I’m sure that by now many of you are familiar with the recent wave of racism surrounding Hunger Games, and a cross-section of fans who were outraged that some characters from the book were portrayed by black actors Dayo Okeniyi (left) and Amandla Stenberg (right). If you’re not familiar with what has been going, please take a moment to read about. The New Yorker has a solid piece that pretty much explains it all. To be honest, I’ve been hesitant to weigh in on the subject, as I feel like I’ve been plenty vocal in multiple outlets about issues of race and gender in not just Young Adult literature, but in popular culture as well for a long time. But the more I read about this disturbing nonsense as it relates to Hunger Games, the more infuriated I become. And at this point, I’m especially agitated with one person in particular, Hunger Games author Suzanne Collins.
To the best of my knowledge, Collins has yet to publicly address this storm of racism surrounding her book and its cinematic adaptation. Of course, she’s in no way obligated to do so, but that doesn’t excuse her from not doing so (but even 13 year old Amandla Stenberg who plays Rue in the film has said something). Collins is an author who has been graced with a best-selling series that has now spawned a huge blockbuster film, and in the wake of all this success, some of her fans have exposed themselves as either being racist or having racist notions. By not condemning these fans and the hateful things they have said—particularly relating to the characters of Rue and Thresh—Collins is by default accepting the prejudice and racism that has been spewed and, in fact, encouraging it. And just so there is no confusion, I am not saying that Collins herself is a racist, but the fact that at this point in the game she has not been very vocal in taking to task the racism of a select group of her fans is, through her own silence, an acceptance of their behavior.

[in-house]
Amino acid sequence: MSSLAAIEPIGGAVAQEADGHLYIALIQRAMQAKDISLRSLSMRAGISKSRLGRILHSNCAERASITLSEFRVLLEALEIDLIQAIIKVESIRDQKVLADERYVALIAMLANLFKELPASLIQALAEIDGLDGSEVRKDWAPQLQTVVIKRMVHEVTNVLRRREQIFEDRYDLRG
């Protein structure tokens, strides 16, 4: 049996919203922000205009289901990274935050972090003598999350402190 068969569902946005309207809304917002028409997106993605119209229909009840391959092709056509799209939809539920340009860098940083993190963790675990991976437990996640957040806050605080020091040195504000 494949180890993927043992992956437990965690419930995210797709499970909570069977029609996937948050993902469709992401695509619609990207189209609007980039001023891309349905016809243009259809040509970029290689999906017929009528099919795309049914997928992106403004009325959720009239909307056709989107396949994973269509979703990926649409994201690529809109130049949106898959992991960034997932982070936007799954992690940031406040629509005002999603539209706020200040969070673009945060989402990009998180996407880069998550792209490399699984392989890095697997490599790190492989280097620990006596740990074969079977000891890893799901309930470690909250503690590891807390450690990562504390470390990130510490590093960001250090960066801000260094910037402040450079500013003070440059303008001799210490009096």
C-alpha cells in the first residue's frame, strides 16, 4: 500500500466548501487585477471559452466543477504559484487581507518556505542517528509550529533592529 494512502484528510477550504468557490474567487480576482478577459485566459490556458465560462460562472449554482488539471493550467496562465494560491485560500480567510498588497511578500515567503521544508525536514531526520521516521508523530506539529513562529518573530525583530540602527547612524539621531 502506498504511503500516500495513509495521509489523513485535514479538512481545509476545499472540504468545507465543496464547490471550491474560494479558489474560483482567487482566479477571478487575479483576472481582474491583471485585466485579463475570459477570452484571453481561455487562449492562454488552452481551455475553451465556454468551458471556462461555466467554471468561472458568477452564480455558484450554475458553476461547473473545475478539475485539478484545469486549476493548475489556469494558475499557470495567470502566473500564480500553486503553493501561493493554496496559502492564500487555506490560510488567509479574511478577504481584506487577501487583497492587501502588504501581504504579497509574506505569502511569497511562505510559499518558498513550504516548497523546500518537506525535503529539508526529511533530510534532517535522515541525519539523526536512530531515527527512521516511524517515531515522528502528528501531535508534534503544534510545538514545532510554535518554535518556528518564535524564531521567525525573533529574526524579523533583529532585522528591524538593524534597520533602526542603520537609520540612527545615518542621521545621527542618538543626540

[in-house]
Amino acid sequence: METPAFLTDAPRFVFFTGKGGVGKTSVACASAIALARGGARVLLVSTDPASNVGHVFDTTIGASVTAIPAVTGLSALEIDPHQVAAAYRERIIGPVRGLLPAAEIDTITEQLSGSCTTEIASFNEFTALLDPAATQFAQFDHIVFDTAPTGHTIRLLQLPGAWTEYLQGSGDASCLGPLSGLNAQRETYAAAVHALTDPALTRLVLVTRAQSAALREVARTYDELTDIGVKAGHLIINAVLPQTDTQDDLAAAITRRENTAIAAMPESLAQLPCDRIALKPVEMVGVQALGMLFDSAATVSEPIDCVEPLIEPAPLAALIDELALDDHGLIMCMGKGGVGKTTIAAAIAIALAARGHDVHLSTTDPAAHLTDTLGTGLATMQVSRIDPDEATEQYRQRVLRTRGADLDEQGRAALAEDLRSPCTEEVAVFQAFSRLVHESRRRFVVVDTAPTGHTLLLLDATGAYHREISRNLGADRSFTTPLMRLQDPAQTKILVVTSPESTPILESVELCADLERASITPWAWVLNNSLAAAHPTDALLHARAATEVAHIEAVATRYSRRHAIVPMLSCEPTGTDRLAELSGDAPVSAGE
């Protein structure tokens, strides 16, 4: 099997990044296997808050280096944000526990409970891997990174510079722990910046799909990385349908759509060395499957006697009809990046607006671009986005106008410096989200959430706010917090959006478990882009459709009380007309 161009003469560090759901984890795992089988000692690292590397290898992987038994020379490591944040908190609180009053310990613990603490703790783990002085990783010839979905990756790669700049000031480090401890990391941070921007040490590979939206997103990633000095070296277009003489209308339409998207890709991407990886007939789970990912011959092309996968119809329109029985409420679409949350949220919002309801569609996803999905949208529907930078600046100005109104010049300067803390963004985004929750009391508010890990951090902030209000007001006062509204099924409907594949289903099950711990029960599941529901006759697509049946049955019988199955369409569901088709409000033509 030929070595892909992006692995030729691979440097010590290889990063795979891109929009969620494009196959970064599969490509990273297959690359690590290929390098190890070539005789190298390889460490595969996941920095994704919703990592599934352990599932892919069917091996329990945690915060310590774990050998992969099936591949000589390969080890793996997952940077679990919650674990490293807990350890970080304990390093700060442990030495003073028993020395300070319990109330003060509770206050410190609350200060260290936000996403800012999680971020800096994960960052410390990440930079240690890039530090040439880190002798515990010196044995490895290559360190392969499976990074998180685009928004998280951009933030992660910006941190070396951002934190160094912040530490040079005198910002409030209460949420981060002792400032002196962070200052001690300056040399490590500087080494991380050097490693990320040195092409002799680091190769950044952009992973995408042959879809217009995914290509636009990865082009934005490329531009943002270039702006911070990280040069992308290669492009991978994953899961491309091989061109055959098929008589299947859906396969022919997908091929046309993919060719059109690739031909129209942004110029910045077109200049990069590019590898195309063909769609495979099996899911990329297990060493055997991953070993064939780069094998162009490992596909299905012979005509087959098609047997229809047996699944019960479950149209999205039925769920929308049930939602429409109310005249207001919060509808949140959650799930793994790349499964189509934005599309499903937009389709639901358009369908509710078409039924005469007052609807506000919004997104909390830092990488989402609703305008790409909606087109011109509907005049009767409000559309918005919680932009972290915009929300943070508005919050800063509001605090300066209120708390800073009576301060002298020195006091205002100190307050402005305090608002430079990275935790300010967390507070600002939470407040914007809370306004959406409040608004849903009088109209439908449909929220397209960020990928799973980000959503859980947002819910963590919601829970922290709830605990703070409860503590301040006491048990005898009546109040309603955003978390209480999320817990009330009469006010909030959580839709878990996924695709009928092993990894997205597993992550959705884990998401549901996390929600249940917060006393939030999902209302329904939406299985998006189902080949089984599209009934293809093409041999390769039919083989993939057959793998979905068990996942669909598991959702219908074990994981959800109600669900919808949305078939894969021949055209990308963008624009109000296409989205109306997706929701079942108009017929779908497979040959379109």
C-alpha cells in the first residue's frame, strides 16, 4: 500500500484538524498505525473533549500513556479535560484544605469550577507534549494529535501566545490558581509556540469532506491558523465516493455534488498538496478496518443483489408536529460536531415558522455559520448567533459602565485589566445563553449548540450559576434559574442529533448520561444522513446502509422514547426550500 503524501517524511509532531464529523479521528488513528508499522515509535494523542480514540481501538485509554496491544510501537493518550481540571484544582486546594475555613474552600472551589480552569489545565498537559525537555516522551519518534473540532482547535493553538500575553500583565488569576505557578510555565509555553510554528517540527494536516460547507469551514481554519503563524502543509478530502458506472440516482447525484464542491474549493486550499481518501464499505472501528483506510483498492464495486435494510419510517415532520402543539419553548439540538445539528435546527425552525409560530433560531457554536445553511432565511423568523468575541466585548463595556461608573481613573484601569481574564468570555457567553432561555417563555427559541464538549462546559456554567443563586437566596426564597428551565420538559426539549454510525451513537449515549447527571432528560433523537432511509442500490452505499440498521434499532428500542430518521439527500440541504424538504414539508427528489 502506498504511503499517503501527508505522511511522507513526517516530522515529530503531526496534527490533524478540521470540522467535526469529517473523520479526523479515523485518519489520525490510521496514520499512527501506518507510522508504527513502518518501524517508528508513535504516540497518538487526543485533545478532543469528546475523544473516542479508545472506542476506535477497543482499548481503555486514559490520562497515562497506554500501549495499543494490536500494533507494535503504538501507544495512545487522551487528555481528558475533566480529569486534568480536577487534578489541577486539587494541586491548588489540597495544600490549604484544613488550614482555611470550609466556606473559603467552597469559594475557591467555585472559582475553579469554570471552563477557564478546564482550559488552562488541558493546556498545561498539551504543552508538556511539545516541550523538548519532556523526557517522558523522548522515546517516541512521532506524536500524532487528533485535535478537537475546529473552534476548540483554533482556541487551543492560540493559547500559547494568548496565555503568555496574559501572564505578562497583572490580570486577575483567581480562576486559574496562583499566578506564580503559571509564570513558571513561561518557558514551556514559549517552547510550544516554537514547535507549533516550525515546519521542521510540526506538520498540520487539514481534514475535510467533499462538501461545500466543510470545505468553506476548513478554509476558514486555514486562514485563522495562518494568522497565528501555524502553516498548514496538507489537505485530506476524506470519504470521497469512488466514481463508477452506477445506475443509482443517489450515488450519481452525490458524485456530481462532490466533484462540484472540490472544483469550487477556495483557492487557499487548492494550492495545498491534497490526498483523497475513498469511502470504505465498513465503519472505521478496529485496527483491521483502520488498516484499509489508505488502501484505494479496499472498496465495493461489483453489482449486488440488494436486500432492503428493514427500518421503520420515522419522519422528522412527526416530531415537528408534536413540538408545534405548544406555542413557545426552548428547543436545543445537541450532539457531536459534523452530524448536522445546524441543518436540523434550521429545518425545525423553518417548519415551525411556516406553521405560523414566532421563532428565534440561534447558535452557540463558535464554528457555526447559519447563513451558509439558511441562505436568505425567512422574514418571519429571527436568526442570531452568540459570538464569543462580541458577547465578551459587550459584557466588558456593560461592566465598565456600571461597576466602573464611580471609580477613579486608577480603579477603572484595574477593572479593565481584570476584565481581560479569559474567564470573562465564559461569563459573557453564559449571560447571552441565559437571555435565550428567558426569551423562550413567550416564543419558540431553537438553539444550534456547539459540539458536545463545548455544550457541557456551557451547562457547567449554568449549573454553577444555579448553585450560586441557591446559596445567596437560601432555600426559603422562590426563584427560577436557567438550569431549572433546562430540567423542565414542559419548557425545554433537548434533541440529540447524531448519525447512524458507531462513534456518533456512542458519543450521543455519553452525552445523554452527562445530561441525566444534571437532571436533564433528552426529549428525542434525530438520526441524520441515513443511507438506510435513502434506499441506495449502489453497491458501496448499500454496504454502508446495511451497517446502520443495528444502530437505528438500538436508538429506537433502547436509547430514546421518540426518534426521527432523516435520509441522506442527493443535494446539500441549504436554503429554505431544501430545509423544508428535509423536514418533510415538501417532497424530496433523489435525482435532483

As a writer, Collins made a decision to describe the characters of Rue and Thresh as having dark skin, and to her credit, she brought a miniscule amount of diversity not only to the universe she created, but to the literary world of Young Adult fiction. Anyone who reads contemporary YA fiction knows that the market is not awash in diversity, and so again, I give credit to Collins where credit is due. But if you are a writer who is going to go out of your way to bring diversity into the literary world, then you must stand by that act of desegregation (and let’s face it, YA fiction is to a large extent a segregated world populated primarily by white heroes). As near as I can tell, Collins has not backed up her creative actions with the moral stand of denouncing the racist attitudes of some of her readers. This is both frustrating and disappointing, as Collins is face with the rarest of opportunities, she is a writer with an audience that is actually interested in what she has to say. Unfortunately, she is not saying anything.